Samsung Galaxy Note20 Ultra hands-on review
Galaxy Note20 Ultra hands-on
The Note20 Ultra and Note20 sit atop the Galaxy lineup and as such offer premium build quality and design. Having said that, even here the Ultra has an edge on the vanilla model.
Both phones get a stainless steel frame, a new development for Samsung high-end phones after sticking with aluminum for their skeleton needs until now. Apple has had steel on iPhones since the X, now Samsung joins in too.
Where the two differ is in the material of both front and back. The Note20 Ultra is where Gorilla Glass Victus debuts and Corning's latest should be safer than GG6 in the event of impact while also offering improved scratch resistance. It's two sheets of Victus on the Ultra - both front and back, while the camera is protected by Gorilla Glass 5.
Gorilla Glass 5 is what your Note20's display is covered by, but that's not what's raising eyebrows quite as much as the choice of material for the back - the Note20's rear panel is plastic. Reinforced polycarbonate, as Samsung calls it, and while we're not entirely opposed to plastic-backed phones, it does sound out of place on a $1000 phone.
Victus or polycarbonate, both phones have this satin matte finish so they ward off fingerprints nicely. We welcome that decision, glossy Galaxies are practically impossible to keep clean. Thankfully, the IP68 rating for dust and water protection is a common feature too as plastic is able to keep the elements out just as well as glass.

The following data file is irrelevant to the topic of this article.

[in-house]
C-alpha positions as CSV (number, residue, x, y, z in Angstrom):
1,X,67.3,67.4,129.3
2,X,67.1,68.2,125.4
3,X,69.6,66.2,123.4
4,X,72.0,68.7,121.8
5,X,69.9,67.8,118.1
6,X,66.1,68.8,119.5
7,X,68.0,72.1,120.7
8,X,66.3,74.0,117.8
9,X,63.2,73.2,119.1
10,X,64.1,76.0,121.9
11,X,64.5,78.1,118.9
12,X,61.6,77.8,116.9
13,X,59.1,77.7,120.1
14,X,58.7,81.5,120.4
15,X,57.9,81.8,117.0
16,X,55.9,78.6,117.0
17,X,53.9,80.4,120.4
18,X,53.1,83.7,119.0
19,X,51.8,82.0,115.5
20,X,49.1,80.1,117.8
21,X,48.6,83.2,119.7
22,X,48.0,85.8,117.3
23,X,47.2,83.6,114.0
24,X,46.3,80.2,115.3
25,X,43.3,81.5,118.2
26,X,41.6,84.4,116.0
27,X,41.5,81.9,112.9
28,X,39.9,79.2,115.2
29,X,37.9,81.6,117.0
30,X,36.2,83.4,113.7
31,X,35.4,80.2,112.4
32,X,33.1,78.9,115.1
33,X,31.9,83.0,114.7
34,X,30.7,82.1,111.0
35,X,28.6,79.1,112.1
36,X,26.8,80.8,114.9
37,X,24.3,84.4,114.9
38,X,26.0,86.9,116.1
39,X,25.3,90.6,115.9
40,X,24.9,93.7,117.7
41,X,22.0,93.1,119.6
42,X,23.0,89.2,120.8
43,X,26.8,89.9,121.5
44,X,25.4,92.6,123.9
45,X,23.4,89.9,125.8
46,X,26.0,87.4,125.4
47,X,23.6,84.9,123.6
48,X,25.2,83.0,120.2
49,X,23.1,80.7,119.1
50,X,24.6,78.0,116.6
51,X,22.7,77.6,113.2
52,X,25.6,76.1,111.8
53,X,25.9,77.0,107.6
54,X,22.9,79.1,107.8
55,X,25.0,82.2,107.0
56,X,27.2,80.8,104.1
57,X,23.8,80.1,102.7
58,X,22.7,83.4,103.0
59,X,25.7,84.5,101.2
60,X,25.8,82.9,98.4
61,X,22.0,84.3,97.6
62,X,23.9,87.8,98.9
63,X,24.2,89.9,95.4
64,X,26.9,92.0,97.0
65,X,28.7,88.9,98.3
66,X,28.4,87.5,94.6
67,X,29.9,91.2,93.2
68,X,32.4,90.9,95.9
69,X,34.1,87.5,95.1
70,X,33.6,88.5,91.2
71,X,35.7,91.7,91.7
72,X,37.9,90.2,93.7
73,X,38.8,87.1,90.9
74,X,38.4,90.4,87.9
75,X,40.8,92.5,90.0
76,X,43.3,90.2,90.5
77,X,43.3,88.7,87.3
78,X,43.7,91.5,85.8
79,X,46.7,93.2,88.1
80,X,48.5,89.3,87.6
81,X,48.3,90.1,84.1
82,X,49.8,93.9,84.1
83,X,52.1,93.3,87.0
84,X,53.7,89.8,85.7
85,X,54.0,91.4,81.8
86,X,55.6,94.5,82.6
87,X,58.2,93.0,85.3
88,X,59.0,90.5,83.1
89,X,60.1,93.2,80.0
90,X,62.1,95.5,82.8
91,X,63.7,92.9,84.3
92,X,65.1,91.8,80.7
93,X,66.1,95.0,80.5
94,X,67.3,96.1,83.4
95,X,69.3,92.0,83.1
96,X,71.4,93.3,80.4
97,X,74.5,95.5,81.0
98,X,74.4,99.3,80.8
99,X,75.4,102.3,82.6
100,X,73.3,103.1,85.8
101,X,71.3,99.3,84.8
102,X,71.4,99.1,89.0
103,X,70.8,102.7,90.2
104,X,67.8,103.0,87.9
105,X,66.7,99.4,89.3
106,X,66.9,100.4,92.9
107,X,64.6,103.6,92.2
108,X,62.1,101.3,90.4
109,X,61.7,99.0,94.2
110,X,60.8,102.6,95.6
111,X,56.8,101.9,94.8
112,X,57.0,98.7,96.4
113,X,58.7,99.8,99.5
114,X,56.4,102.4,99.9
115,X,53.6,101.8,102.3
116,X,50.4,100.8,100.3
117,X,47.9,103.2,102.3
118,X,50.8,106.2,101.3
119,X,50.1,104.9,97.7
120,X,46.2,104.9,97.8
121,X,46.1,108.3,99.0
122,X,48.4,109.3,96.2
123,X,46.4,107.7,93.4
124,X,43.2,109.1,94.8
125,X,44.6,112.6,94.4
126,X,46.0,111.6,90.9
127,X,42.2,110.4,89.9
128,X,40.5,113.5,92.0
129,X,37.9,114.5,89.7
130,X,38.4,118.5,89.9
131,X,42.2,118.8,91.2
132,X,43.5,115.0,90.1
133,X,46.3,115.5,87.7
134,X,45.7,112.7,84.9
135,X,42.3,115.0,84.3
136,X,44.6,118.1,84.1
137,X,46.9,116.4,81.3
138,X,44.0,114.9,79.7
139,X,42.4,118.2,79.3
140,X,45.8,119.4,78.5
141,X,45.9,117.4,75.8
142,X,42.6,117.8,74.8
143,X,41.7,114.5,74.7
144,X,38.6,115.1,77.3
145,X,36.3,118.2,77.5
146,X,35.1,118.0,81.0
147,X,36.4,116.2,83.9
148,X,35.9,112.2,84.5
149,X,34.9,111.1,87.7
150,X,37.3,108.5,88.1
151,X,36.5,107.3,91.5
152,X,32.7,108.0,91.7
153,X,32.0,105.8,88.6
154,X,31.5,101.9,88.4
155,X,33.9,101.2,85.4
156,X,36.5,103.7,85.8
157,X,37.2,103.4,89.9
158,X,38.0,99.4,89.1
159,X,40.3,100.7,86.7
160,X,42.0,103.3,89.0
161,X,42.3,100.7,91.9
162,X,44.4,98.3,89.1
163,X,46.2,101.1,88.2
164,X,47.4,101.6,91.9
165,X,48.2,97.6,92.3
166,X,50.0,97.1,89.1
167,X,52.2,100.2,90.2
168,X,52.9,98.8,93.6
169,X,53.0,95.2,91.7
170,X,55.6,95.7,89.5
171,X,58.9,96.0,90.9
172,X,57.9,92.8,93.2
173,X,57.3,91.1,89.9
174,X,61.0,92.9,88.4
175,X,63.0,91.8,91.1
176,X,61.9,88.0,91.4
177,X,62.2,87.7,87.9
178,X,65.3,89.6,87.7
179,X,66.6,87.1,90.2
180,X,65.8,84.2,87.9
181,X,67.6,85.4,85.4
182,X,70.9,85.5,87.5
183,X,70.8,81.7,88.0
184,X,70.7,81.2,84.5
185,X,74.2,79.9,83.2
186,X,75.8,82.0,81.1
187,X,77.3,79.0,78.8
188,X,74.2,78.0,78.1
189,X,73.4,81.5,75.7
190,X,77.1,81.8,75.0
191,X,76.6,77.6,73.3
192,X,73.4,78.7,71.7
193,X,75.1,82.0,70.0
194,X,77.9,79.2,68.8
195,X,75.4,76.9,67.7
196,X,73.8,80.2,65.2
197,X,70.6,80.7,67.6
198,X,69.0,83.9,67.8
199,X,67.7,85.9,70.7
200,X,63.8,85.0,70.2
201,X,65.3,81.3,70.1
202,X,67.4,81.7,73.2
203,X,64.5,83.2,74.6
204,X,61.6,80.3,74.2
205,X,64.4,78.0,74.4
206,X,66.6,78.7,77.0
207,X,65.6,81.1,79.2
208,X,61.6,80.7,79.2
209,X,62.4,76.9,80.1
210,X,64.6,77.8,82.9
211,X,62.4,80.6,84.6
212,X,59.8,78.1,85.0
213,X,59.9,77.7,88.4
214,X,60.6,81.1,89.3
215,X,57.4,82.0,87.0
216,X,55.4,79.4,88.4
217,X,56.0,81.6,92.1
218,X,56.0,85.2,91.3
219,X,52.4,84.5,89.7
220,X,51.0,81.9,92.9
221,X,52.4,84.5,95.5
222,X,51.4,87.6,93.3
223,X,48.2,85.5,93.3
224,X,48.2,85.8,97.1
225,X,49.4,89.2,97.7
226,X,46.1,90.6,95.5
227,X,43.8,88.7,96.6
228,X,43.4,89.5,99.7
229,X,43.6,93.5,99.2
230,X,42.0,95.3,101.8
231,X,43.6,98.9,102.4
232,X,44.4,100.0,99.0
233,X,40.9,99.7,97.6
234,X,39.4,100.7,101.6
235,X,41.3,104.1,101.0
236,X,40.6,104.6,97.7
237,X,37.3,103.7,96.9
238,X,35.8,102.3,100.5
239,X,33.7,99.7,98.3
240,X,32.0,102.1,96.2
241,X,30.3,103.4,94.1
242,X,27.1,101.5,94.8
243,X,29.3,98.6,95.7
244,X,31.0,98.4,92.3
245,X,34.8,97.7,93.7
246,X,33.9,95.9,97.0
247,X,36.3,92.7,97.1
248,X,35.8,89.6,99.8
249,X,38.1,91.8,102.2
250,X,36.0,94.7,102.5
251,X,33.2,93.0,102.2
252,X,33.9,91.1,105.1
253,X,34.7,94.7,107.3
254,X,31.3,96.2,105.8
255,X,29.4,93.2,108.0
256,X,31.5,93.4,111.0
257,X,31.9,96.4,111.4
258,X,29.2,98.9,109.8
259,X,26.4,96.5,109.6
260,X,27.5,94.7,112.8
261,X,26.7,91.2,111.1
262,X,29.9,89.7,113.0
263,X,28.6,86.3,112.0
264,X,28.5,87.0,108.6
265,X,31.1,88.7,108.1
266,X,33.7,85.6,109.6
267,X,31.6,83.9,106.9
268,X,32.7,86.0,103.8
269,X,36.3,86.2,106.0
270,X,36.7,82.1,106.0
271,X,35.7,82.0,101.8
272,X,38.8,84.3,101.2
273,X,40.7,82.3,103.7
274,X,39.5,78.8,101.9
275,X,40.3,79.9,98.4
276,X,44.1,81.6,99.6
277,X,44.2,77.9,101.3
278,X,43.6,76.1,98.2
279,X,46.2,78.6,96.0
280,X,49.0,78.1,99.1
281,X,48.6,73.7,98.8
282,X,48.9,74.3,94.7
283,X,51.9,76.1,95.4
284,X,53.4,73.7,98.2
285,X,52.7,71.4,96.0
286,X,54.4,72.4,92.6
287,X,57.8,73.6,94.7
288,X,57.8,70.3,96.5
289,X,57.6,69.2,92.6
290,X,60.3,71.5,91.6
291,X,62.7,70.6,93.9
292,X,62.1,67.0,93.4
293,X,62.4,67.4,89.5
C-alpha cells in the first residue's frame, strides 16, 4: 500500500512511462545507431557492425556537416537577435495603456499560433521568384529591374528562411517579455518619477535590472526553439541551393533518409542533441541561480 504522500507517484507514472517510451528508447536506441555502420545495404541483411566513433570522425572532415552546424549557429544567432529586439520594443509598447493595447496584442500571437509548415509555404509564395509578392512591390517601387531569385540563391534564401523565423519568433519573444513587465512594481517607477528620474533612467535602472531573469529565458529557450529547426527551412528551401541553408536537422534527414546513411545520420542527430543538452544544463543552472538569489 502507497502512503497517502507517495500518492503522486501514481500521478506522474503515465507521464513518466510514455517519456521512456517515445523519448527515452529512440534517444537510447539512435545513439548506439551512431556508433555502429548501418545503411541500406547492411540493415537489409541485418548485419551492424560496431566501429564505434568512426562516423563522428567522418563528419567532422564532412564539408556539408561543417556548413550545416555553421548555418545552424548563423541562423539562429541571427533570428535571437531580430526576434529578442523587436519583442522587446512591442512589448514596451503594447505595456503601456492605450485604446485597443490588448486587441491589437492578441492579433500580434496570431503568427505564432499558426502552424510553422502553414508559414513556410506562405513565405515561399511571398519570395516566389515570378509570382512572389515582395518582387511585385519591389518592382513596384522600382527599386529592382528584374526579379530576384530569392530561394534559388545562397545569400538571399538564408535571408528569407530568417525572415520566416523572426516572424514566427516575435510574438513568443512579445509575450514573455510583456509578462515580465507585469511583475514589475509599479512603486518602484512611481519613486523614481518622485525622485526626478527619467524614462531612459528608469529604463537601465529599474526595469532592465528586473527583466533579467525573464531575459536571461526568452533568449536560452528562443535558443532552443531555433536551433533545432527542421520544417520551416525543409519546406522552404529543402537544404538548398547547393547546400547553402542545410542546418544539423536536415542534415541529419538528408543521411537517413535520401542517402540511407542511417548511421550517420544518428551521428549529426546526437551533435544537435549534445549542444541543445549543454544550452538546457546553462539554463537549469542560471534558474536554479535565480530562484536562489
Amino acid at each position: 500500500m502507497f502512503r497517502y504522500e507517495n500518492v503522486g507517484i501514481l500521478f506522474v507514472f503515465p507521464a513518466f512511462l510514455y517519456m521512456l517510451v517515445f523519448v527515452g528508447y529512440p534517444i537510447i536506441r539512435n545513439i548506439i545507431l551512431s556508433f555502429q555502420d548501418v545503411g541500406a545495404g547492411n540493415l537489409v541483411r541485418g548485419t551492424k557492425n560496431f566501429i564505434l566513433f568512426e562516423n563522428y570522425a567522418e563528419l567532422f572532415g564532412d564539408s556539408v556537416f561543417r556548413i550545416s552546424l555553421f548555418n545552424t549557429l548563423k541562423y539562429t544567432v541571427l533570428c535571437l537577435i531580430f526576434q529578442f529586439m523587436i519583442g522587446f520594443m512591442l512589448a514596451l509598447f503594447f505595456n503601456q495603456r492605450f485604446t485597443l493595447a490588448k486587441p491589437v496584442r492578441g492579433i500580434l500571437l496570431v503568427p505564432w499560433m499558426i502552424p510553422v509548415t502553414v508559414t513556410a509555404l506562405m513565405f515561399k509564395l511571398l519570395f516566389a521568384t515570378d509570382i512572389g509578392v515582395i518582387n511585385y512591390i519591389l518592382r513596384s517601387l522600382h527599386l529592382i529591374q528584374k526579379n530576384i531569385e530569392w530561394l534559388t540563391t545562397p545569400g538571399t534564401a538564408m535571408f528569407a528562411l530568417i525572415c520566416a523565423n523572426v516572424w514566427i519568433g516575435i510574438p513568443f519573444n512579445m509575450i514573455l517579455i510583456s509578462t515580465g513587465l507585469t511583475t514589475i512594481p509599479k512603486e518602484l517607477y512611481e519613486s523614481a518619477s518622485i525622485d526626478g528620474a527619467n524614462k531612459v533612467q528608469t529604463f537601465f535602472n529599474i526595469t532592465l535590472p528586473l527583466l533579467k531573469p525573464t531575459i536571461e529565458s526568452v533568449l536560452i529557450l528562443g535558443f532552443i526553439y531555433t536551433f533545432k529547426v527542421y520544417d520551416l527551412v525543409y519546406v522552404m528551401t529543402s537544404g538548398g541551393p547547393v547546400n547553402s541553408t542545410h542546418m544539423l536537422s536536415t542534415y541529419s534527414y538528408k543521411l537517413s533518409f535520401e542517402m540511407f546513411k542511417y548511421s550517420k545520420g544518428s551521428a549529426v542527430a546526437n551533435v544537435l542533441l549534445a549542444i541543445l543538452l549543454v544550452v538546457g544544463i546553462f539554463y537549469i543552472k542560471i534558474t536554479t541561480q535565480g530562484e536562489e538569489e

At launch, the handsets will be available in three colors each, the Mystic Bronze hero colorway shared between them. The Note20 also gets Gray and Green, while the Ultra will be available in Black and White - all of them Mystic, as the official naming will have it. Mind you, color options will vary by region with most markets getting two of the three available at launch.
The camera assembly of the Note20 Ultra is quite the chunky one, though having seen the S20 Ultra, we knew it was coming. It feels like this one sticks out even more and that would make sense - after all, the Note20 Ultra is a good 0.7mm thinner than the S20 Ultra at 8.1mm vs. 8.8mm so the camera island gets more prominence. If anything, it'll be even easier to support the handset by propping your index finger against the camera bump's edge than it was on the S20U, thus saving your pinky some heavy lifting.
The Note20 proper has a sizeable camera cluster too, but it's simply not of the same scale. Both phones wobble on a flat surface, for what that's worth.
Looking at the front, Galaxy Note20 Ultra follows in the footsteps of the Note10 Plus from last year - a large rectangular slab of a phone with sharp corners and a very technical, no-nonsense look. It's, in fact, precisely as wide as the Note10 Plus, though a couple of millimeters taller. The S20 Ultra, in contrast, is two further millimeters taller, but a millimeter narrower - so the Note20 Ultra is more squarish.
The Ultra's display is curved to the sides - ever so slightly, and only at the absolute edges, but it's curved nonetheless. It's got almost nonexistent bezels too and the tiniest of punch holes and that's certainly the closest Samsung has come to a 'full-screen display'. It will probably pose issues for handling, if you're one to need extra space to rest your fingers and/or hate curved screens. That'll be a task for the review to examine, but even in a quick hands-on session it's clear that for sheer 'wow' factor the Note20 Ultra's display is only bested by foldables.
The Note20 non-Ultra, meanwhile, has more ordinary appeal, to put it this way. Its display is flat, so there's that, and it's got a somewhat thicker black border all around. The punch hole in the display is also that extra bit bigger. It's not bad-looking by any stretch, but it's no Ultra.